Running a 200MB file write on drive x: 5 times...
Iteration 1:     7.78 MB/sec
Iteration 2:     7.68 MB/sec
Iteration 3:     8.19 MB/sec
Iteration 4:     7.94 MB/sec
Iteration 5:     8.2 MB/sec
Average (W):     7.96 MB/sec
Running a 200MB file read on drive x: 5 times...
Iteration 1:     3.5 MB/sec
Iteration 2:     3.57 MB/sec
Iteration 3:     3.77 MB/sec
Iteration 4:     3.8 MB/sec
Iteration 5:     3.96 MB/sec
Average (R):     3.72 MB/sec

The results are far from stellar: W: 7.96 MB/sec, R: 3.72 MB/sec.

Next, I disconnected the network drive in Windows, powered off the NAS, installed the new drives and powered it back up. The unit asked me to decide how to format the drives and this time I chose to follow horto’s and Small Newtork Builder’s advice:

So, what I’ve set out to do is install 2 disks in a standard, two-volume configuration.  I’ll sync a “replicated” folder between both drives, and make sure the data I care about is stored inside that folder.  My mp3s and pictures from my desktop PC will go in that replicated folder.  For my work laptop, I’ll set it up to use Time Machine to the 323.

With that in mind, I chose the Standard option:

dns323-format I was then asked to choose the file system. I had two options: EXT2 (best performance) and EXT3 (most stable). Stability in this unit is far more important than performance, because I’ll be using it as a backup and for its very large storage capabilities. Though in the near future I might upgrade most of my computers to Gigabit networking, for the time being, most networking “actors” are connecting at 100 Mbps, even though the switches and some servers connect at gigabit speeds.

dns323-select-fs The format completed in about 1h. After restarting and reconnecting the network drive in Windows I ran again the benchmarking app with exactly the same settings, with the following results:

Running warmup...
Running a 200MB file write on drive x: 5 times...
Iteration 1:     7.12 MB/sec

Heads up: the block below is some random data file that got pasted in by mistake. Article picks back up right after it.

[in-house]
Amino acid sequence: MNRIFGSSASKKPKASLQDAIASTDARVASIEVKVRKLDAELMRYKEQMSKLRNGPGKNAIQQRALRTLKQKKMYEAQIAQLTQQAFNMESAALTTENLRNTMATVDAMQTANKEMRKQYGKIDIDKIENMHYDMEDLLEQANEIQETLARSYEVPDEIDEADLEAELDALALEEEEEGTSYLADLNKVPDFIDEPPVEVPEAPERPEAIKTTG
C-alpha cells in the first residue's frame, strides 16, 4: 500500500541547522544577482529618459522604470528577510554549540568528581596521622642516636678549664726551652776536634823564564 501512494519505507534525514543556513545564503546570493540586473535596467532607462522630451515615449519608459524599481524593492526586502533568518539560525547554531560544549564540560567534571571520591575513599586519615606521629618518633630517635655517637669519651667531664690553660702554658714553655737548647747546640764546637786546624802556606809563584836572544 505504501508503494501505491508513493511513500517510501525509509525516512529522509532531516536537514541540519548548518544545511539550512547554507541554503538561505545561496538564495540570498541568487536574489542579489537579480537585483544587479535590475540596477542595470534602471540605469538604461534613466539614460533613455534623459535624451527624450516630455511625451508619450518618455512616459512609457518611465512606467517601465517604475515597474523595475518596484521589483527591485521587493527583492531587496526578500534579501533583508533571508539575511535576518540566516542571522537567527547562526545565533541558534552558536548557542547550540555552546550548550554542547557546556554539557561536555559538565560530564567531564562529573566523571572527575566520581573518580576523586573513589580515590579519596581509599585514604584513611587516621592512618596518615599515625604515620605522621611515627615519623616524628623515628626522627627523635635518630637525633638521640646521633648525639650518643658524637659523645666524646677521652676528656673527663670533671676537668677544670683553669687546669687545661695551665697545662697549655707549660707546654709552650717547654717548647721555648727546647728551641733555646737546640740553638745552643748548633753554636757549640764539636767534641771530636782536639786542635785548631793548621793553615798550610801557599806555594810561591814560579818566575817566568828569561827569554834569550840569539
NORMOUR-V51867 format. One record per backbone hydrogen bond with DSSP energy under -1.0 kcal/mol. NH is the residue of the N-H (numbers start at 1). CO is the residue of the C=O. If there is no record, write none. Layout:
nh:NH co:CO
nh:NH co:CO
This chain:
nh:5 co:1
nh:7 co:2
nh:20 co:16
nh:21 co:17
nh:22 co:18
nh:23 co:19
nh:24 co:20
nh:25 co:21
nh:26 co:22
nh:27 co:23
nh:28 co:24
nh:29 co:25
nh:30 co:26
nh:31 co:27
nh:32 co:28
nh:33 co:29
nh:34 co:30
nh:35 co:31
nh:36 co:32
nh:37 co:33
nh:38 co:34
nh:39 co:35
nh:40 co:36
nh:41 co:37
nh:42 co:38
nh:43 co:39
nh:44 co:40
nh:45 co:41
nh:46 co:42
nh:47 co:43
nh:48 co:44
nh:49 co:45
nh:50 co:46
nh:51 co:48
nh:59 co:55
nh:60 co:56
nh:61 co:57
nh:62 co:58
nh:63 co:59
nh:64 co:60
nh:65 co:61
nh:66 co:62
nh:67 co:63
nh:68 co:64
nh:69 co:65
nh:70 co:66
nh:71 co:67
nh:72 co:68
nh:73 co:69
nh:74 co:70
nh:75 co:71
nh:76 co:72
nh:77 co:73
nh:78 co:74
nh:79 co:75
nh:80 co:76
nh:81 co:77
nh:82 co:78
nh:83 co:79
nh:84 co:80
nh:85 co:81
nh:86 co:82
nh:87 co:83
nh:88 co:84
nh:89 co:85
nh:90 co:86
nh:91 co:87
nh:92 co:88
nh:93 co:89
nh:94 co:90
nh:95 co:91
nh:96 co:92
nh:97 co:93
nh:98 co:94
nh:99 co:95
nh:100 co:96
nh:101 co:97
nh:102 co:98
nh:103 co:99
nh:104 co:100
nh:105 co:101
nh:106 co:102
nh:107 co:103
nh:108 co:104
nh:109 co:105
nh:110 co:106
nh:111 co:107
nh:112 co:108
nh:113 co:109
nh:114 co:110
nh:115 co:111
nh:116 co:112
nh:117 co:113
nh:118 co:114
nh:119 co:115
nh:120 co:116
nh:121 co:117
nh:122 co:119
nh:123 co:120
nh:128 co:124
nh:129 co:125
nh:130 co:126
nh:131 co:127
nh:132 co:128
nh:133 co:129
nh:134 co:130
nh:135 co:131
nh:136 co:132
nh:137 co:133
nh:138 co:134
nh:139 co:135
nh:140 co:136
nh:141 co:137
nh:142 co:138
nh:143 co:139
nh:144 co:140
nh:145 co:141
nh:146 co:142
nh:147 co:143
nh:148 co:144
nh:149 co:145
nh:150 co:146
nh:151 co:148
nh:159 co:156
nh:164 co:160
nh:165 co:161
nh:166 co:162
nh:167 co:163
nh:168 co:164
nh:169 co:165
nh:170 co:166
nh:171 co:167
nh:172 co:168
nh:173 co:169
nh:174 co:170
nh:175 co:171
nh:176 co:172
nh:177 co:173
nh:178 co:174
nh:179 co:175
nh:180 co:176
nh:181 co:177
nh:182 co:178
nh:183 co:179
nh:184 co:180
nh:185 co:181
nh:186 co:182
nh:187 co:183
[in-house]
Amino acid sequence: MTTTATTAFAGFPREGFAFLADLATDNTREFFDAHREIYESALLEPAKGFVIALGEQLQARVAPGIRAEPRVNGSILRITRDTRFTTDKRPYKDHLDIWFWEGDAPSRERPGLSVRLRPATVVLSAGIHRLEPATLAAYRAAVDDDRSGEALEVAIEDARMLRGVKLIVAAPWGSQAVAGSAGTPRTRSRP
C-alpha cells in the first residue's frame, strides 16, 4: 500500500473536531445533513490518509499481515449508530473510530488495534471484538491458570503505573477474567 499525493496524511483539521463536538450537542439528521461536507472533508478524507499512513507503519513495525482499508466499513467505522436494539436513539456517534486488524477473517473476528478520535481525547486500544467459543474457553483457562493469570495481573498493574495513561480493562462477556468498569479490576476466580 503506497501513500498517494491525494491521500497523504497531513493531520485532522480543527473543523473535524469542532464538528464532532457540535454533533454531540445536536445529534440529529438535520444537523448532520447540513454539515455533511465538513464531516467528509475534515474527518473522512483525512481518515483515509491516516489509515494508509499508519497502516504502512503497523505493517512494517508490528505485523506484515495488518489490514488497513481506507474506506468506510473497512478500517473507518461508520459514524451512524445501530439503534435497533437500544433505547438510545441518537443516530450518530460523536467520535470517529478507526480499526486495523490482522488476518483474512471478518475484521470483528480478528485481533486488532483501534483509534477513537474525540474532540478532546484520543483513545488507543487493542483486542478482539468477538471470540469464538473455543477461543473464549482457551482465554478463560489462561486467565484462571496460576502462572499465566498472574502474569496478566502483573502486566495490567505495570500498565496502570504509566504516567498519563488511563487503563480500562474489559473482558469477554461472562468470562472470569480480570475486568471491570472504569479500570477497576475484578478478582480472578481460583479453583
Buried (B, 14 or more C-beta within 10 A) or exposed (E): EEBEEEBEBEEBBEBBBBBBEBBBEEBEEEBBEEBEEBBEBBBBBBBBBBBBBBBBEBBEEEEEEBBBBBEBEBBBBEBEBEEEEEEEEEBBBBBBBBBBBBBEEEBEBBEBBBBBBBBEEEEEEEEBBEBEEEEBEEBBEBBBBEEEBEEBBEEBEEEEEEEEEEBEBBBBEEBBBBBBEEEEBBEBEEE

Iteration 2:     7.19 MB/sec
Iteration 3:     7.24 MB/sec
Iteration 4:     7.19 MB/sec
Iteration 5:     7.14 MB/sec
Average (W):     7.17 MB/sec
Running a 200MB file read on drive x: 5 times...
Iteration 1:     2.99 MB/sec
Iteration 2:     3.01 MB/sec
Iteration 3:     2.82 MB/sec
Iteration 4:     2.99 MB/sec
Iteration 5:     3.01 MB/sec
Average (R):     2.96 MB/sec

Surprisingly, the performance penalty is not all that great. Next, I’ll have to partition following timezlicer instructions:

fdisk or parted
... see below

mkswap /dev/sdd1

mke2fs -j -m 0 -T largefile4 /dev/sdd2

mke2fs -j /dev/sdd4

hd_verify -w
Disk /dev/sdd: 2000.3 GB, 2000398934016 bytes
255 heads, 63 sectors/track, 243201 cylinders, total 3907029168 sectors
Units = sectors of 1 * 512 = 512 bytes
Disk identifier: 0x00000000

   Device Boot      Start         End      Blocks   Id  System
/dev/sdd1              64     1060287      530112   82  Linux swap / Solaris
Partition 1 does not end on cylinder boundary.
/dev/sdd2         3164800  3907029167  1951932184   83  Linux
Partition 2 does not end on cylinder boundary.
/dev/sdd4         1060288     3164799     1052256   83  Linux
Partition 4 does not end on cylinder boundary.

Partition table entries are not in disk order
(parted) unit s
(parted) print
Model: WDC WD20EARS-00S8B1 (scsi)
Disk /dev/sdd: 3907029168s
Sector size (logical/physical): 512B/512B
Partition Table: msdos

Number  Start     End          Size         Type     File system  Flags
1      64s       1060287s     1060224s     primary  linux-swap
4      1060288s  3164799s     2104512s     primary  ext3
2      3164800s  3907029167s  3903864368s  primary  ext3

Last edited by timezlicer (2010-03-04 01:38:24)

..and read up on this 4K problem.

Since the drives are formatted as standard (single), I might want to mount them on the desktop computer in Linux and format them there, as installing parted on the DNS-323 makes very little sense. That way, I could also copy / backup the RAID to the drive, before completely erasing the RAID and using the drives individually in another context. In part II, I 4k format the drives in the DNS-323 unit.